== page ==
1.8.2007 4:46pm
J. F. Thomas (mail):
As for Australia in particular here is the data for the frigid July of 2006. Note that "mean July maximum and minimum temperatures were both marginally below the median." But I guess when you are grasping at straws you can take comfort in the fact that "[a] few small patches had record low mean minima." Which of course demonstrates that global warming is a hoax.
1.8.2007 4:52pm
JosephSlater (mail):
Bpbastista:

First, as to your "substantive" points, NIH funding isn't even an argument without reference to what NIH is or isn't doing; and calling for a Mars program that isn't close to happening doesn't count for much of anything either -- especially compared to the many, many anti-science incidents described in the book I cited which you continue to ignore.

As to denying evolution, for the third or fourth time, please do check into what National Parks employees can and can't say when asked how old the Grand Canyon is. Read about it here:

http://www.peer.org/news/news_id.php?row_id=801

As for ridicule, you made yourself ridiculous by starting off with references to Marx and the Nazis, and continuing by attempting to mock me by citing a position ("Bush is a moron") that I didn't take (and, FWIW, don't believe).
1.8.2007 5:00pm
Bpbatista (mail):
JS:

Do you think the NIH has anything to do with science? How about the space program? How about alternative fuels? Do these have anything to do with science? They must not because Bush is "anti-science." I bet that his SOTU will propose to repeal the law of gravity.
1.8.2007 5:21pm
M. Gross (mail):
Global Warming is not uniform, nor are sea levels. You can find maps regarding the temperature trends here:

http://www.ssmi.com/msu/msu_data_description.html

I personally attribute it to the long-running European fascination with pseudoscience and luddism. Anyone remember their fits about cell phone towers?
1.8.2007 5:39pm
Paul Zrimsek (mail):
As to denying evolution, for the third or fourth time, please do check into what National Parks employees can and can't say when asked how old the Grand Canyon is. Read about it here:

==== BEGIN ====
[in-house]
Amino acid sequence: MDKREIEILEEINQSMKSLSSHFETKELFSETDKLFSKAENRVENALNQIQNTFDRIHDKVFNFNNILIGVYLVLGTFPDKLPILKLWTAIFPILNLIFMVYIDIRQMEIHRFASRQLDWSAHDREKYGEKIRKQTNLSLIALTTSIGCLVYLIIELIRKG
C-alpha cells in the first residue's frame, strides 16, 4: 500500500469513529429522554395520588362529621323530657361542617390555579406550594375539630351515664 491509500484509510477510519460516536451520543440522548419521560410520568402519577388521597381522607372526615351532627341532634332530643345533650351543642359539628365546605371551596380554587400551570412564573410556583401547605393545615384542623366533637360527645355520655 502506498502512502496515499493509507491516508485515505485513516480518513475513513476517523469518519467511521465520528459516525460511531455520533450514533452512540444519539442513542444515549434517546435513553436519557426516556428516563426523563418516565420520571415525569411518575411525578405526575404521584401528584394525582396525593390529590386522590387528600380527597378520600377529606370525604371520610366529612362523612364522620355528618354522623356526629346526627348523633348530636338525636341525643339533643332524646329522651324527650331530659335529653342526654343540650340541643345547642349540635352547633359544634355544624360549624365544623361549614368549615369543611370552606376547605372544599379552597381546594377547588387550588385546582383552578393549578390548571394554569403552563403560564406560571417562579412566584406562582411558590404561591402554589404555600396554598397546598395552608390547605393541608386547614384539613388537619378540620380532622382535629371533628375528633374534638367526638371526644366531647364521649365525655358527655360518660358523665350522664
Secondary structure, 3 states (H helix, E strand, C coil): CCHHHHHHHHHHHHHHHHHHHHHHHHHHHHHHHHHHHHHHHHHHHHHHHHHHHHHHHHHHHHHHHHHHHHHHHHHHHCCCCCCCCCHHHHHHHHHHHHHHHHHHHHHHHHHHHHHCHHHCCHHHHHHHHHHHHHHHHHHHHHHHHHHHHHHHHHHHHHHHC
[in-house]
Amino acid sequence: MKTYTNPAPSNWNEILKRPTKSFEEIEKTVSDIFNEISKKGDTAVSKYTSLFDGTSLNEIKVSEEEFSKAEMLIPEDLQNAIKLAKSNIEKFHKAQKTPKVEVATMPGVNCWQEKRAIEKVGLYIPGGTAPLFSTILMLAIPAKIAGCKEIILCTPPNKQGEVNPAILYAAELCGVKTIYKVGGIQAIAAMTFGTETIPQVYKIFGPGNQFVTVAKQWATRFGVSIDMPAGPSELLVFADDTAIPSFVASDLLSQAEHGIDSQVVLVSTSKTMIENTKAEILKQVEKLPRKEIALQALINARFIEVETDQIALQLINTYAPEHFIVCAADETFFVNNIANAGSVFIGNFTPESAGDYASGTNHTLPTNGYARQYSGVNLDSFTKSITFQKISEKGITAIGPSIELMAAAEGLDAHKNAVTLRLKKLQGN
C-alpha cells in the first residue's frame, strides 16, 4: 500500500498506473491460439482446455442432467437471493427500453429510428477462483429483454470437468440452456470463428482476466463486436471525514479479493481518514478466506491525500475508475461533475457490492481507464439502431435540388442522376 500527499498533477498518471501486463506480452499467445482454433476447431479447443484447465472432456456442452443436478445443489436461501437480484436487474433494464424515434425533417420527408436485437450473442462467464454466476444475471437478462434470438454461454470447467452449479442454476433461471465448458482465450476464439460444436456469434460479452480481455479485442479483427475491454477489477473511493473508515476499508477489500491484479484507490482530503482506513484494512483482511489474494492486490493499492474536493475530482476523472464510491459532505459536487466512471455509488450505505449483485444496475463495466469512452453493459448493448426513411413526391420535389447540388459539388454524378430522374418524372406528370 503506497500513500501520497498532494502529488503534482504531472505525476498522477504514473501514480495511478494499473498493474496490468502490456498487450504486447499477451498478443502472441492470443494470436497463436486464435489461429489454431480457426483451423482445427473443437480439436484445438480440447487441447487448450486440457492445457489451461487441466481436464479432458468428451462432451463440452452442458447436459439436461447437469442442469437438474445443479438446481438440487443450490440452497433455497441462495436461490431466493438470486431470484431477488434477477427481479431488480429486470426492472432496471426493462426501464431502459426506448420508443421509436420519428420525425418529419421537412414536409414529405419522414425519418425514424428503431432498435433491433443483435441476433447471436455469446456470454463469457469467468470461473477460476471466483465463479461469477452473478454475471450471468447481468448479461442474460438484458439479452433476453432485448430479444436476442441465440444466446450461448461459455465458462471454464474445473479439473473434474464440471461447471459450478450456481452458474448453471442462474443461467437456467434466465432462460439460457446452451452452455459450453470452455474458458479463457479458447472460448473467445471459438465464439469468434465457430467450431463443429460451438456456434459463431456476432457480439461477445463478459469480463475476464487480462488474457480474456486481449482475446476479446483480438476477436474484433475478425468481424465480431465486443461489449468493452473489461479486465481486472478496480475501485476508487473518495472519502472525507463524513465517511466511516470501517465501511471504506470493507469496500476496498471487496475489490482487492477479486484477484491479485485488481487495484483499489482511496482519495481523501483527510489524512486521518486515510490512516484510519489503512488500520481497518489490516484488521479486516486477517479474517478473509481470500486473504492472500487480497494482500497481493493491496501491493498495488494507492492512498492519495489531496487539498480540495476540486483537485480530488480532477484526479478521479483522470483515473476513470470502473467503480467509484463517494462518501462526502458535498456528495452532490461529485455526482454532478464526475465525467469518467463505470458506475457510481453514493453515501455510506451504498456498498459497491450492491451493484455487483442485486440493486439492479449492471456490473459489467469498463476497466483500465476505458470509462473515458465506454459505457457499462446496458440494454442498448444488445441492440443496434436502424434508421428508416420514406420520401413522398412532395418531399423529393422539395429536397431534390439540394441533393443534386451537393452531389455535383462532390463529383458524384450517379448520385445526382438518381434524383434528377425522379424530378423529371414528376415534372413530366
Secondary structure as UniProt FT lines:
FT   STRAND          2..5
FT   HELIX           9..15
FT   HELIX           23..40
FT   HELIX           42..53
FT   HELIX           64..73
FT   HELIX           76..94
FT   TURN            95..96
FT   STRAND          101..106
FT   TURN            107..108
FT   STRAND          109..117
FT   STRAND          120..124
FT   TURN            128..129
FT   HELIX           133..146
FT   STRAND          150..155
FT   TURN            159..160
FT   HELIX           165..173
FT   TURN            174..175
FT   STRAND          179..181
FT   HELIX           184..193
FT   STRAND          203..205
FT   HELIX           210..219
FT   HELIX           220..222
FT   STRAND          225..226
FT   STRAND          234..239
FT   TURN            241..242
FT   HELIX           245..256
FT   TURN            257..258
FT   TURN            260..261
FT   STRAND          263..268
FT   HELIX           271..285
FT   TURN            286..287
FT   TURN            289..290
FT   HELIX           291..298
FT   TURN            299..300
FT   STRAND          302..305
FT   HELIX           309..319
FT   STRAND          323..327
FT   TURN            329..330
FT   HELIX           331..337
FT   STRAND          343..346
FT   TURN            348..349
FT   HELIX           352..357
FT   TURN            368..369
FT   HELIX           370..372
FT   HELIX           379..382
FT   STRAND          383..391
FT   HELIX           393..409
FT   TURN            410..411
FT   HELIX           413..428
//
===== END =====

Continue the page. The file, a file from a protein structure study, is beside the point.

http://www.peer.org/news/news_id.php?row_id=801


The more recent Kaibab limestone caprock, on the rims of the Grand Canyon, formed 270 million years ago. In contrast, the oldest rocks within the Inner Gorge at the bottom of Grand Canyon date to 1.84 billion years ago. Geologists currently set the age of Earth at 4.5 billion years.
--USPS Grand Canyon NP home page

(h/t Tom Maguire)
1.8.2007 5:41pm
Paul Zrimsek (mail):
P.S. Of course, that's the NPS Grand Canyon homepage. As far as I know the USPS doesn't have anything do with with the Grand Canyon except maybe as a place to dump undelivered mail.
1.8.2007 5:43pm
Gaius Obvious (mail):
J. F. Thomas: You know it doesn't help when you just make shit up to debunk global warming. ... Its pretty much impossible for it to snow when the low temperature for the day is 18.7 degrees Celcius (what's that about 67 Fahrenheit?).

While it didn't snow in Sydney itself (if you want to be pedantic), there was snow in Australia on Christmas day (middle of summer there) south and west of Sydney near Melbourne:

No, you're not dreaming … it's a white Christmas (includes picture)

A sunburnt, snowed-in country
Quote: "Parts of three States - Victoria, New South Wales and Tasmania - have all experienced a White Christmas today."

Summer: let it snow, let it blow, let it glow
Quote: "As Sydney enjoyed a top temperature of 27 degrees - the near-average for December - Melburnians endured their coldest Christmas Day on record."
1.8.2007 6:34pm
Mary Katherine Day-Petrano (mail):
MDT — "You don't know what you're talking about. El Nino is something that happens once every several years. This is supposed to be an El Nino year, but so far there's no sign of El Nino-type weather, apart from a very impressive storm a few weeks back. And that storm, of course, produced night-time temperatures much warmer than the ones we now have, because it brought in tropical air and also such cloud cover that no heat accumulated during the day had anywhere to go.

Now, by contrast, we have basic cold air, and no clouds at all, which means it gets damn cold very quickly at night.

If El Nino storms produced below-freezing temperatures, El Nino storms would also produce sleet. I suggest Googling instances of sleet in the Bay Area. I don't think you will find any. Instances of frost, sure. Because it's dry and clear."


How long have you been living in Northern California? No sleet in the SF Bay Area? That is incorrect. It usually snows every few years on top of the coastal hills, and about every 25 years on the valley floors. It sleeted and snowed 2-3" on Sonoma Valley on the valley floor itself the winter of 2001-2002, just before I came to Florida. I know, I have pictures and personally walked in it!!

As I recall, during El Nino years, a lot of the storms come out of the Gulf of Alaska, and those are real rainmakers, very cold, windy. A time to get in front of your fireplace.

I do know what I am talking about, and there was a abrupt change in El Ninos after 1976-77, thereafter they have increased in frequency and intensity, and some sicentists are saying this increasing EL Nino frequency and intensity are causally related to global warming.

Before whit takes me to task for having provided "no evidence," see NOAA web site("it has been hypothesized that warmer global sea surface temperatures can enhance the El Niño phenomenon, and it is also true that El Niños have been more frequent and intense in recent decades").

Also, contrary to some posters who take so lightly the idea there can be global warming when there are regional differences, see Abrupt Climate Change: Should We Be Worried? and More Frequent and Severe El Ninos Expected